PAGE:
In addition to spending time with our loved ones and friends, I received some terrific emails today from Caicos Bob, Bruce, Marie and Roger Kornilova, and Per and Amund.
Marie and Roger just returned from Sweden and Moscow, and had some wonderful history to impart about the Torvald Stranne business, and some amazing photos of floats they saw and came home with. I've got to write them back to ask if I should share the information here on this blog, or let them share it first with the readers of their website. You will be amazed, no matter where you read the history, or see the floats.
Per and Amund had a great day. Some of it was spent fishing, and boy! did they catch some beautiful Cod. They also did some research, and Per wrote early this morning to clear up some of the translation from yesterday's historical findings.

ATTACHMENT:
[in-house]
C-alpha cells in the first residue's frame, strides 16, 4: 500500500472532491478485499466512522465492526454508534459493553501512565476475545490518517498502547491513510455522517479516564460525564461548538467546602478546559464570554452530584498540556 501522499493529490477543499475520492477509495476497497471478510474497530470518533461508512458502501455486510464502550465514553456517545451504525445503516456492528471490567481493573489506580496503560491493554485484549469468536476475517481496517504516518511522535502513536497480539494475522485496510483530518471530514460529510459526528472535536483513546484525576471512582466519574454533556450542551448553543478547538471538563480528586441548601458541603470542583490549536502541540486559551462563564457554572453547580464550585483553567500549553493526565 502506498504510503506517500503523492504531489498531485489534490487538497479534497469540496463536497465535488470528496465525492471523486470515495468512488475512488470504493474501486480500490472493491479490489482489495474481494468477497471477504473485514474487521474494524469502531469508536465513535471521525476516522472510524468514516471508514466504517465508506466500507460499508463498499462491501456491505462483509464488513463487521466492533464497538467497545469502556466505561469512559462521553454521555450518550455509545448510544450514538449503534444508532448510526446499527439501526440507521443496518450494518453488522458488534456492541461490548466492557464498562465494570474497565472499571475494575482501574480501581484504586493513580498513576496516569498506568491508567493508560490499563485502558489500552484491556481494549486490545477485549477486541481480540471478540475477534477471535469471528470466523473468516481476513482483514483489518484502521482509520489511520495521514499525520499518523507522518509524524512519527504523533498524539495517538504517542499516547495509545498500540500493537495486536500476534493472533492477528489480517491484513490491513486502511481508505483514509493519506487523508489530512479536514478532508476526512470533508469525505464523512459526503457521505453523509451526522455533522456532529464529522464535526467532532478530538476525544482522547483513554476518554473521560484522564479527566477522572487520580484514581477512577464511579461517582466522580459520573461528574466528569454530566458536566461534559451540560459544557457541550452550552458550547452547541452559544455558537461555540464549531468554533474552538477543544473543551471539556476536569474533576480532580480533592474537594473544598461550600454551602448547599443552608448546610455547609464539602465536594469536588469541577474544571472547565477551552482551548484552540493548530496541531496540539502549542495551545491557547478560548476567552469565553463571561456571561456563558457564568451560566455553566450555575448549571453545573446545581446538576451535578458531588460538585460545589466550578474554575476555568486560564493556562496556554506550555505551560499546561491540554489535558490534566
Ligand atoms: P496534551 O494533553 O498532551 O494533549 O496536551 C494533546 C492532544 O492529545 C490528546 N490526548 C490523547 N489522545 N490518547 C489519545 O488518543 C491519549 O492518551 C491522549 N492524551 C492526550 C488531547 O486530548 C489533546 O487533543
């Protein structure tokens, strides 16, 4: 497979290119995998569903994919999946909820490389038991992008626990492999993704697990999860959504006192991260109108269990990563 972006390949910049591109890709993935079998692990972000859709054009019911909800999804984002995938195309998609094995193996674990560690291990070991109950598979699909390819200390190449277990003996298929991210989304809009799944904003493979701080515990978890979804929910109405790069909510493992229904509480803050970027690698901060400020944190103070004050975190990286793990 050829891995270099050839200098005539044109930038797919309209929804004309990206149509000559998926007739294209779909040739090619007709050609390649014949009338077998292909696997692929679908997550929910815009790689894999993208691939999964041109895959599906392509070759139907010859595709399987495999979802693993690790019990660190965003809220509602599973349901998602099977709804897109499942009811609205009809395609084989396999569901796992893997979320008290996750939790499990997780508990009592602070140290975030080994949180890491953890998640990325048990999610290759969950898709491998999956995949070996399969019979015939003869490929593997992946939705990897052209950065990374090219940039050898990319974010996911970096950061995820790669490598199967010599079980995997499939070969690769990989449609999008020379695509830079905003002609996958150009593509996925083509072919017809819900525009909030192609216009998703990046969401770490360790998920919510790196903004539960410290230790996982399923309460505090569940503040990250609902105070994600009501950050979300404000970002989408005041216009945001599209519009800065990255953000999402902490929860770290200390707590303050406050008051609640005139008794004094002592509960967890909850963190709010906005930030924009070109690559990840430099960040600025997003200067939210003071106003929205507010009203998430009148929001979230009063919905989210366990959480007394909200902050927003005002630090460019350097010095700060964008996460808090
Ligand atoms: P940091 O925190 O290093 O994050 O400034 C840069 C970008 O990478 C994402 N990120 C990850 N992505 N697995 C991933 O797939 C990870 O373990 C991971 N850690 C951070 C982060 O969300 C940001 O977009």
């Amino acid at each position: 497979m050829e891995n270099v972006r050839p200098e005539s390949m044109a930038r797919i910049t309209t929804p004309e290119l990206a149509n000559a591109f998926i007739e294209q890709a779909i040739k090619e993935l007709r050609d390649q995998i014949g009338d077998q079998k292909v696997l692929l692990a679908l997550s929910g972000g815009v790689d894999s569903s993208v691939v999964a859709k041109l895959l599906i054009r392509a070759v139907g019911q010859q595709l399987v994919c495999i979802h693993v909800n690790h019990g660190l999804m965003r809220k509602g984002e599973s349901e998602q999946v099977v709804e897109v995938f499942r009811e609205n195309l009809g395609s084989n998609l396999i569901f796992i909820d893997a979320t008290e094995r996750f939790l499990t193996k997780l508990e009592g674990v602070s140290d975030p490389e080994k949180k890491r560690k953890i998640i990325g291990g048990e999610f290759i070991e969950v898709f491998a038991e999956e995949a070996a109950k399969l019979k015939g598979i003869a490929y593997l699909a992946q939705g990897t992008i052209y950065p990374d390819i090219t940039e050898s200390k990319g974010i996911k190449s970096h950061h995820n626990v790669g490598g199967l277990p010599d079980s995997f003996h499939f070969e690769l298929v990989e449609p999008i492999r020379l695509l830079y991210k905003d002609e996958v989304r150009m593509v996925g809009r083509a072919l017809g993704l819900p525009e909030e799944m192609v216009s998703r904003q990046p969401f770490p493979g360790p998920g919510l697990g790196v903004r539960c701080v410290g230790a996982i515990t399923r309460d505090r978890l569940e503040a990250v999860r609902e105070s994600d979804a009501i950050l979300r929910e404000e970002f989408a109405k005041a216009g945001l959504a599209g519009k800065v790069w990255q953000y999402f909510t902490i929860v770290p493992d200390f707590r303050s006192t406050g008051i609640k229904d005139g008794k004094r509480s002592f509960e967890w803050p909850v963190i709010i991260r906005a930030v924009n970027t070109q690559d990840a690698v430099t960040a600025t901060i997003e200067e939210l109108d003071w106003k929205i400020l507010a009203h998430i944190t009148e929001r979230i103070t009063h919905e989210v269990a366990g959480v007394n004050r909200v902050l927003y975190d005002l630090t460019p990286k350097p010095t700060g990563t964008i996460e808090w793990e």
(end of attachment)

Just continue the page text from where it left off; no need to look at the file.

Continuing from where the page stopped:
It was a full day, and no matter how the heart aches at times, a very happy day.
Per and Amund's emails are as follows:
I have some problems with a few words when I am writing, I'll try my very best.
Bjørum Glasswork was situated in Overhallsveien on the eastedge from
Namsos at Stensbekken.
The Glasshut was approx 50 x 23 meters and 12 meters high, similar to
the Glasshut situated at Aasnæs Glasswork.
When Namsos Glassverk was shut down, all equpments was sold at an
auction to Bjørum Glassverk.
18 people was working at Bjørum Glassverk: 1 head master, 4
glassblowers, 4 helpers, 2 people took care of the oven and the
rest were extra helpers.
In the year 1875, the glasswork production was 53,948 glass floats for nets,